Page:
MainStrasse annual events include:
- World’s Longest Yard Sale – This sale happens every August in the village.
- MainStrasse Village Oktoberfest – This German festival is not to be missed.
- Annual Northern Kentucky Wine Festival – This event features Kentucky wineries.
- MainStrasse Village Classic Car Show – Enjoy viewing automobiles along the tree-lined streets in the village and in Goebel Park.
- Oak, Toast & Two Aging Barrels – A bourbon festival for all whiskey lovers.
- MainStrasse Dog PawRade – Dogs dressed for Halloween parade along the 6th Street Promenade.
- The Original Goettafest – Eat all-things goetta while enjoying music and entertainment.
Latonia was annexed as part of Covington in 1909. It is best known for its Latonia Race Track which was once regarded among the top U.S. sites for racing. The track closed in 1939 due to the Depression and the racing site is now the Latonia Shopping Center. (In 1959 Latonia Race Course opened in Florence, Kentucky. It is now called Turfway Park.)
Historic Austinburg is located near the Licking River between 16th Street to 20th Street and was settled by primarily German immigrants. The Austinburg Neighborhood Park is located near the city’s flood wall and includes a picnic area, playground, ball field and basketball court.
Bridal Shops – Madison Avenue
A stroll along Madison Avenue and one is in the “bridal” district that includes a Wedding Mall, reception venue and bridal shops. You cannot help but stop at Donna Salyer’s Fabulous Bridal store or Affordable Wedding Creations.
The Madison Event Center is located on Madison Avenue and 7th Street and has been the venue for many a special occasion including wedding celebrations. This former F.W. Woolworth building has been converted into an event center with four ballrooms. The Madison South building (is the the former Tillman’s Furniture building) has additional ballroom space as well as three wedding chapels.
Covington has plenty of green spaces for residents to enjoy. Whether the expansive Devou Park with its panoramic views of the Ohio River or one of the newer parklets found along Covington’s city streets, there is a park nearby. Here is a highlight of a few of them:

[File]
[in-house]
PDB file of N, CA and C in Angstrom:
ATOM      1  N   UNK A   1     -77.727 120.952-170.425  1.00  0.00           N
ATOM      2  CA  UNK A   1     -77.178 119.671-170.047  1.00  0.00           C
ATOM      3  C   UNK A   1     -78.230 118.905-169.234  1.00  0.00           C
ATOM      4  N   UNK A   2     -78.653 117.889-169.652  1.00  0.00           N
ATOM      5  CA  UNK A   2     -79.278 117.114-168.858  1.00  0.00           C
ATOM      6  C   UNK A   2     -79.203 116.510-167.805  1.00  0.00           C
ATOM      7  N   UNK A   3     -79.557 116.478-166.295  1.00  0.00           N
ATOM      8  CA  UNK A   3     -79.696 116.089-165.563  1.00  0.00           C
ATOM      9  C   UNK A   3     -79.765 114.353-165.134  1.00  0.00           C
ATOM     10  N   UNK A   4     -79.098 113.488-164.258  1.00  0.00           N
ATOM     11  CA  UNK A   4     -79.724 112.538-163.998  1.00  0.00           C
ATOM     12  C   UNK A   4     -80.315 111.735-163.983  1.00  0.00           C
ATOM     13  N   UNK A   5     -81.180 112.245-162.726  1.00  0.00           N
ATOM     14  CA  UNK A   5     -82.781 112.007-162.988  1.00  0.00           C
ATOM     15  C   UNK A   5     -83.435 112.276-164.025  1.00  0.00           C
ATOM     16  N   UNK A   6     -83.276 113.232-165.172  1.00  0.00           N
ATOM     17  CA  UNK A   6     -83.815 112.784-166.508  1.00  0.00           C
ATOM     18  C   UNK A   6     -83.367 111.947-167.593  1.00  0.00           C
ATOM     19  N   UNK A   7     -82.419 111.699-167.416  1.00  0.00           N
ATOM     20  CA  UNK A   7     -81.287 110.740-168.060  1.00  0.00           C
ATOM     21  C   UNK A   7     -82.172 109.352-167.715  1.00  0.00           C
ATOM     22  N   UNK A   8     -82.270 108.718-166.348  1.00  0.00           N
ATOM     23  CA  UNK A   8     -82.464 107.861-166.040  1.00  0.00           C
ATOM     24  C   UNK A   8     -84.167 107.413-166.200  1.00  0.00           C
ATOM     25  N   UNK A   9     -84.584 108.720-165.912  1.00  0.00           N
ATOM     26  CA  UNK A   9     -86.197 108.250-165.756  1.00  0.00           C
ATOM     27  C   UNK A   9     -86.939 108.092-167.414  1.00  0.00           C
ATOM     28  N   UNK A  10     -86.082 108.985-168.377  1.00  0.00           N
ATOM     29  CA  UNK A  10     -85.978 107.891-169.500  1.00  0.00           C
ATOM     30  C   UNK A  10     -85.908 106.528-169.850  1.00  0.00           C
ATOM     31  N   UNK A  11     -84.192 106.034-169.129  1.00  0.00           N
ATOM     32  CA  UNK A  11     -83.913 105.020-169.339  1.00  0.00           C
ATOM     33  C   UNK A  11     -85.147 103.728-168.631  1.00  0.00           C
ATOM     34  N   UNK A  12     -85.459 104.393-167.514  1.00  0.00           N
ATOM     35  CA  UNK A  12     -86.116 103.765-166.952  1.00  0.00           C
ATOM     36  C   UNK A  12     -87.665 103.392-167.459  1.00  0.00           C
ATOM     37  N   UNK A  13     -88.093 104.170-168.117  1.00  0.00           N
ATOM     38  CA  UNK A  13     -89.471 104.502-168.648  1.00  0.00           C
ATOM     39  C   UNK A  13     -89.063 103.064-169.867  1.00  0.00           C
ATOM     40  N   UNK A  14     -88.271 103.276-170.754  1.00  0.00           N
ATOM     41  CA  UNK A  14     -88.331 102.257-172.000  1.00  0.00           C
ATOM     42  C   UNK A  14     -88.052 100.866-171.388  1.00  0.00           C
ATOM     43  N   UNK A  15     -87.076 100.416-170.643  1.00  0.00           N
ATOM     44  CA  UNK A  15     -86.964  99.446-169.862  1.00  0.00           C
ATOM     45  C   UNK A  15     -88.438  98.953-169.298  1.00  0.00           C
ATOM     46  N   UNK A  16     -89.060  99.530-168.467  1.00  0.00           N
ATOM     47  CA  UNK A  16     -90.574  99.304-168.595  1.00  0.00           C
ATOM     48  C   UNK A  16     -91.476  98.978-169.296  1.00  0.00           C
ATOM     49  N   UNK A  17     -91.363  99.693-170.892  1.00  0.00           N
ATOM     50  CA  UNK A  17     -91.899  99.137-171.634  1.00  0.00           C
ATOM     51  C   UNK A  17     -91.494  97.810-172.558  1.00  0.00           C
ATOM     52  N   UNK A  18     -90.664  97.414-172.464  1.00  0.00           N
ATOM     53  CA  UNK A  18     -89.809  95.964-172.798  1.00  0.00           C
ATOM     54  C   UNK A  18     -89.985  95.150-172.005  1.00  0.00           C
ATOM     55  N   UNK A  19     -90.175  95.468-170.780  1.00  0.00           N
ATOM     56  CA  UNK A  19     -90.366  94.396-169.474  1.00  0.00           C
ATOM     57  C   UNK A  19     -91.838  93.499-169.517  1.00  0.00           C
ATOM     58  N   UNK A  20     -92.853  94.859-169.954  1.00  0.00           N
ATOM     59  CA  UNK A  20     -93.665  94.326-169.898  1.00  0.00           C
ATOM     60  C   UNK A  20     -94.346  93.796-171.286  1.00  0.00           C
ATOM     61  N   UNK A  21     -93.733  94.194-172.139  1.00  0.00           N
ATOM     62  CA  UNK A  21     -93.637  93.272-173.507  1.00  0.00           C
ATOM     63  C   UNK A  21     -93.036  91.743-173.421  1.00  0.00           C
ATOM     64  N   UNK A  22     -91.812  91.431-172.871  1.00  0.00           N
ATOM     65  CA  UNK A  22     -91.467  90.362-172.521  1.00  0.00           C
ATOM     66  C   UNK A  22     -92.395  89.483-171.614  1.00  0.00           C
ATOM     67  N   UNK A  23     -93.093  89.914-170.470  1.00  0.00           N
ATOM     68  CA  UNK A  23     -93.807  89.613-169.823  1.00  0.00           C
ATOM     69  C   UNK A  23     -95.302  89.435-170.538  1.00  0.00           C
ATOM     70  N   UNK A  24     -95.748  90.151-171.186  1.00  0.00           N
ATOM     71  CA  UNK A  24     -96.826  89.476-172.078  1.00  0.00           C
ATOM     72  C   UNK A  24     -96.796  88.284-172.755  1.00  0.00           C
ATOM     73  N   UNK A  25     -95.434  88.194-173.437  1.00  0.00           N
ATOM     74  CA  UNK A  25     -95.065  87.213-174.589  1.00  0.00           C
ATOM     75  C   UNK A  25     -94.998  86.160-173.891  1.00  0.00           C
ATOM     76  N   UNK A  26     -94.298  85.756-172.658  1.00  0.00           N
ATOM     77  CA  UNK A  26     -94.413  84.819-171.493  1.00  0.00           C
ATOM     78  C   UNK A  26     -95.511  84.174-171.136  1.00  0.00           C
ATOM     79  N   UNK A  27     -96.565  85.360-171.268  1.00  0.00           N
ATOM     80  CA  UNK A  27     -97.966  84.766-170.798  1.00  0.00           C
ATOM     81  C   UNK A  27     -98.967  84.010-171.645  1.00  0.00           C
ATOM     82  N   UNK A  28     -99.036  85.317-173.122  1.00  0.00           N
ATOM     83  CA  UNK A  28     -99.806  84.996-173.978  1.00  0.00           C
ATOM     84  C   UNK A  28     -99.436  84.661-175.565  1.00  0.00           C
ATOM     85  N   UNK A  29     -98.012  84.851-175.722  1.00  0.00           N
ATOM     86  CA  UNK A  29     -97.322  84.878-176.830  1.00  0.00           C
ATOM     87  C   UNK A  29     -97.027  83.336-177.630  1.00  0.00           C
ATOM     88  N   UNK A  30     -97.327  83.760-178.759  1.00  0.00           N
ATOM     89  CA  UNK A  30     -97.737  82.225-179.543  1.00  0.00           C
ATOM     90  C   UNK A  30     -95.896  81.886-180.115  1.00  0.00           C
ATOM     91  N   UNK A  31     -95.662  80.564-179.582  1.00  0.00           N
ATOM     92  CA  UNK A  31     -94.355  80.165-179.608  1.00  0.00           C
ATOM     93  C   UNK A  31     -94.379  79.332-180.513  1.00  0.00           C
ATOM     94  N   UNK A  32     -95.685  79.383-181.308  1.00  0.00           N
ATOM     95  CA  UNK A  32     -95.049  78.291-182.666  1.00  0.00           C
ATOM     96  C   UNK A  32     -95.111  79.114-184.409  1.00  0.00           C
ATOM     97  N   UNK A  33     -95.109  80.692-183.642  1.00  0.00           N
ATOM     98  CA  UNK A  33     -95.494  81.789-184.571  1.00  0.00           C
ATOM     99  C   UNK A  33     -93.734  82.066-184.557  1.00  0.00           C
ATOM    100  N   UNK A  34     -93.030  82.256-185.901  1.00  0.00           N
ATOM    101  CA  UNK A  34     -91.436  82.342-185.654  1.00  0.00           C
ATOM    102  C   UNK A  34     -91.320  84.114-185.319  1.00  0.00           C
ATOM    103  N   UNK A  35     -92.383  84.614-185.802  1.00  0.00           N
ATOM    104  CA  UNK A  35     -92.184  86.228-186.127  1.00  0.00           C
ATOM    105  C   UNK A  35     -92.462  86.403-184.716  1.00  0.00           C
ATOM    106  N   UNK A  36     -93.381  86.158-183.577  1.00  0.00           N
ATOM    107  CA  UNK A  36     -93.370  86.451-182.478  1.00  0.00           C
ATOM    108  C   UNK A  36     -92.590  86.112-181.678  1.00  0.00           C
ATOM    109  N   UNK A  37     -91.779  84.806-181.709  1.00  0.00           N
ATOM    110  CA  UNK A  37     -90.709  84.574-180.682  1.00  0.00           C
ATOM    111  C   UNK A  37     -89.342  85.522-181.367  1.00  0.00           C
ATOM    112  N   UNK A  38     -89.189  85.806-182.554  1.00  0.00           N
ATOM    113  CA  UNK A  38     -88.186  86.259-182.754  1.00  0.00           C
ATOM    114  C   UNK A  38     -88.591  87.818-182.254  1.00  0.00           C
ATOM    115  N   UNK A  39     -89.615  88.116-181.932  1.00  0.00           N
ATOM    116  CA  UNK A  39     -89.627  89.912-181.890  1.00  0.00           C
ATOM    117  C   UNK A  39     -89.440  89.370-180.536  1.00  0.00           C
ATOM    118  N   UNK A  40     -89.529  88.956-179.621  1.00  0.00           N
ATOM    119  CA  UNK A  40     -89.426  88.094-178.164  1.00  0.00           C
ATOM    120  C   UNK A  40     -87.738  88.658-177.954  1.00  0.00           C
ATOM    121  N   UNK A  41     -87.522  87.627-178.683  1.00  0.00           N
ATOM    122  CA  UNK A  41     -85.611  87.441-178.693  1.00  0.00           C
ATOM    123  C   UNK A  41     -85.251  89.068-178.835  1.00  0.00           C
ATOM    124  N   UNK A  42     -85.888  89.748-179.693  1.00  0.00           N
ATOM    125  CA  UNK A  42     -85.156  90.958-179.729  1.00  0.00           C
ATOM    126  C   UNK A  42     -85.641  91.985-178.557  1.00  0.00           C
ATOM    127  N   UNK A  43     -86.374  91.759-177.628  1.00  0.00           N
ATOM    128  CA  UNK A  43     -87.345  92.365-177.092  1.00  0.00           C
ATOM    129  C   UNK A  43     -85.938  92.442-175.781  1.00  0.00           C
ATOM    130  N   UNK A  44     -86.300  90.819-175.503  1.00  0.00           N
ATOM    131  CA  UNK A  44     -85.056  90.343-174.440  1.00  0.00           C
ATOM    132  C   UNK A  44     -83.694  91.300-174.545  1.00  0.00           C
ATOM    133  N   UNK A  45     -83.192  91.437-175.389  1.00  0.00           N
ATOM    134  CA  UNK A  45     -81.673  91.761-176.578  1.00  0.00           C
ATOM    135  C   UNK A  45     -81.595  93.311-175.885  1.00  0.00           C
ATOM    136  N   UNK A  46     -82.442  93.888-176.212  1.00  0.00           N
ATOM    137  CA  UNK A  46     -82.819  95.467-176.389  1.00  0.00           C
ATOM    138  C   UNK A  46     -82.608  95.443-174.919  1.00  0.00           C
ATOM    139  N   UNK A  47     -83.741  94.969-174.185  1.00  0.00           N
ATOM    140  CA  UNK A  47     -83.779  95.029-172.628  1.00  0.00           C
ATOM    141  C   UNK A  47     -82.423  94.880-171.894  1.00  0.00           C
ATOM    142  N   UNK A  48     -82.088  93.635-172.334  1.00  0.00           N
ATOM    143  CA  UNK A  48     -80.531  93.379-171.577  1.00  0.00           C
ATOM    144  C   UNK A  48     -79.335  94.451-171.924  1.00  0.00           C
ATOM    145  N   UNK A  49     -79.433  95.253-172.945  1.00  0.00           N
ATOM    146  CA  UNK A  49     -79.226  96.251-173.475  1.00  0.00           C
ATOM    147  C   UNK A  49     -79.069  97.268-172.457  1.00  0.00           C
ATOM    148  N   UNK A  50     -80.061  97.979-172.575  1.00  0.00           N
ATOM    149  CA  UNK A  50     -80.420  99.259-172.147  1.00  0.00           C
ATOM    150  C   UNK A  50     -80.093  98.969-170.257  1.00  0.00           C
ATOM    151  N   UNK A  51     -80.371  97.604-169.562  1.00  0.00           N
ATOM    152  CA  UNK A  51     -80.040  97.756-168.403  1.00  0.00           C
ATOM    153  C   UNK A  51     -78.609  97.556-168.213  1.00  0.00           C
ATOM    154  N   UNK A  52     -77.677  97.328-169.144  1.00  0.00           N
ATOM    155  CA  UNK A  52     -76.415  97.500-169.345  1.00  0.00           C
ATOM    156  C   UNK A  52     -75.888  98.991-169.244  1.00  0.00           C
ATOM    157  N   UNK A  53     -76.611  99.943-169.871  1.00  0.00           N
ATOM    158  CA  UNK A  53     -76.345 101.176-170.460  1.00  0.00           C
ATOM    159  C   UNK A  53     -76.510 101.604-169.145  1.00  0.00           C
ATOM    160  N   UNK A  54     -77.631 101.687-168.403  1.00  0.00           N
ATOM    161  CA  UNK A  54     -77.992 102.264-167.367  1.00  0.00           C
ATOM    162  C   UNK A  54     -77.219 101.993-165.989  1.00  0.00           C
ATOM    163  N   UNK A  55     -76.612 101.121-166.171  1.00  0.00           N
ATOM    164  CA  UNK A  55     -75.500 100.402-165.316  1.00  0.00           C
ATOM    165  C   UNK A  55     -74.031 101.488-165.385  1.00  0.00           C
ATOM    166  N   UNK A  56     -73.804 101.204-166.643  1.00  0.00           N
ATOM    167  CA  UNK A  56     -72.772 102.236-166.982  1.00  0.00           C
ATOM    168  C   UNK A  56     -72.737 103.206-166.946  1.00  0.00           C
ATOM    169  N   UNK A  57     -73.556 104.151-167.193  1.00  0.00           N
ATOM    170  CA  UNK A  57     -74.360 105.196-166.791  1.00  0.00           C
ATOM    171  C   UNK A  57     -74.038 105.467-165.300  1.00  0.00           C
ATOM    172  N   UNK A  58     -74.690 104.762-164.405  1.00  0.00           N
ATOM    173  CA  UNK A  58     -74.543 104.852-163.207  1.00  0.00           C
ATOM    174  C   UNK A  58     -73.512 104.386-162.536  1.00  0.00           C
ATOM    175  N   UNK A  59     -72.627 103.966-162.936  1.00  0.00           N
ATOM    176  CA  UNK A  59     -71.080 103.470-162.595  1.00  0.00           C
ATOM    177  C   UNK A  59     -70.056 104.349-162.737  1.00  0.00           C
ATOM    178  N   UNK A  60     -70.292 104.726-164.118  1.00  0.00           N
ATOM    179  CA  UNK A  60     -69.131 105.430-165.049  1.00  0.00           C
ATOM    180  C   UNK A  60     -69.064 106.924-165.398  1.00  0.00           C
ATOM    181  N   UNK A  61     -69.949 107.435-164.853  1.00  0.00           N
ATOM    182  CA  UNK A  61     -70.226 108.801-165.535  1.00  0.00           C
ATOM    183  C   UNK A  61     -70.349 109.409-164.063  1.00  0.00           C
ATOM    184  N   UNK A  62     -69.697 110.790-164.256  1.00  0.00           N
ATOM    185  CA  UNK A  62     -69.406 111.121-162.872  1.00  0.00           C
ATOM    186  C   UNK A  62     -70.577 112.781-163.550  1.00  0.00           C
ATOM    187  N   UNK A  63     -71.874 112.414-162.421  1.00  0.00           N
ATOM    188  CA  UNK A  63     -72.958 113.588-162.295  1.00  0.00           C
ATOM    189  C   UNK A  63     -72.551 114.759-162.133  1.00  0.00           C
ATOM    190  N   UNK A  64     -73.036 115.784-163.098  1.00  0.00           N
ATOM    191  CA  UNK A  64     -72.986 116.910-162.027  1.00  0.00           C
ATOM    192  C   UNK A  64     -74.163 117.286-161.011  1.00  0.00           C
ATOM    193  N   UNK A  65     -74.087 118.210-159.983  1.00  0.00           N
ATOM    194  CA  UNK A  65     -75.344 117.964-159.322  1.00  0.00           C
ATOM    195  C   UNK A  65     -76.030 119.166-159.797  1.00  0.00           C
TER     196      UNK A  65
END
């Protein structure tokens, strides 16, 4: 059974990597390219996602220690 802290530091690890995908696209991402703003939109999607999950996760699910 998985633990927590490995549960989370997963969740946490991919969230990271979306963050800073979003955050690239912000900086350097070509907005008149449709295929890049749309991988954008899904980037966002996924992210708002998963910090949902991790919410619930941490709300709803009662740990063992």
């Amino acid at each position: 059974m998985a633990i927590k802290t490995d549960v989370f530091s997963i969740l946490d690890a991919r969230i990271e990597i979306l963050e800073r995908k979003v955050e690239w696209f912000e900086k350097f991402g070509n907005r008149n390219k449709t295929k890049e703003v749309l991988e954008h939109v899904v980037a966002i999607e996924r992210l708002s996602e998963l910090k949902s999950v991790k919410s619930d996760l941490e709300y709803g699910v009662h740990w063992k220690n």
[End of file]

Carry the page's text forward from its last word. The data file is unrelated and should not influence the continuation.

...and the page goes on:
Devou Park is the green gem of Covington with over 700 acres. This park has an 18-hole golf course, several playgrounds and picnic areas as well as eight miles of biking trails, a fishing lake, amphitheater and paved nature trails. The park also now features bicycle rentals called DevouCycle. Read more about that here and here.
Devou Park offers spectacular views of downtown Cincinnati and the Ohio River. The park was formerly the family farm of William and Sarah Devou. Their children donated the estate to Covington in 1910. Devou Park is also home to the Drees Pavilion event center, Behringer-Crawford Museum and the Northern Kentucky Children’s Home.
Pioneer Park is located on Madison Pike off of KY 17. This 43-acre park is the site of the Francisco Cordero Baseball Field. The park also features picnic shelter houses, playgrounds, walking/biking trails, baseball and soccer fields, basketball and volleyball courts as well as the Kenton Paw Park for dogs.
Doe Run Lake Park
This 183-acre park has a 30-acre lake as well as hiking trails and picnic areas. Enjoy boating, fishing and hiking.
George Rogers Clark Park
The park is located in the historic Licking Riverside neighborhood along the Ohio River. Take in views of the Cincinnati skyline and watch boats glide on the river while taking a stroll.
There are five parklets are located in Covington along and in parking spaces. These mini parks will bring a smile and place to rest while enjoying the city. Read more about the parklets here.
Licking River Greenway
The Licking River Greenway and Trails is an ongoing project to build 12-14 miles of trails from the Licking River corridor through Covington, Taylor Mill, Wilder and Newport. The trail currently has connections at the corner of Levassor and Eastern Avenue that lead either north to Randolph Park to south to 47th and Decoursey Park. While walking the trails, one can enjoy the the 17 murals that honors the Licking River.
Covington is known for its art and that includes its outdoor murals.
In 2015, the city commissioned a Faile mural for two adjacent buildings near Sixth Street and Madison Avenue. Read more about these murals.
This ArtWorks mural is called “The Divine Proportions of All Things” and is located at 714 Washington Avenue in Covington.
Roebling Flood Wall Murals
The Roebling Murals (located at Covington’s riverfront) depict the history of the city from 800bc present day. The murals are the work of Robert Dafford. Read more about these murals here and here.
There are seven bronze statues of historical figures along Riverside Drive overlooking the Ohio River.
Local artist Frank Duveneck was a Covington native who has impacted the area with his talent. His studio and home are not on the National Register of Historic Places. Find samples of Duveneck’s work at the Taft Museum of Art and the Cathedral Basilica of the Assumption. Read more about Frank Duveneck.
The museum was established in 1950 showing off the collections of world-traveler William Behringer.
Later collections of paleo bones from Big Bone Springs were added. Today one finds displays of natural history, archeology, paleontology, rivers and steamboats, folk art, frontier life and more. The museum is located in Devou Park.\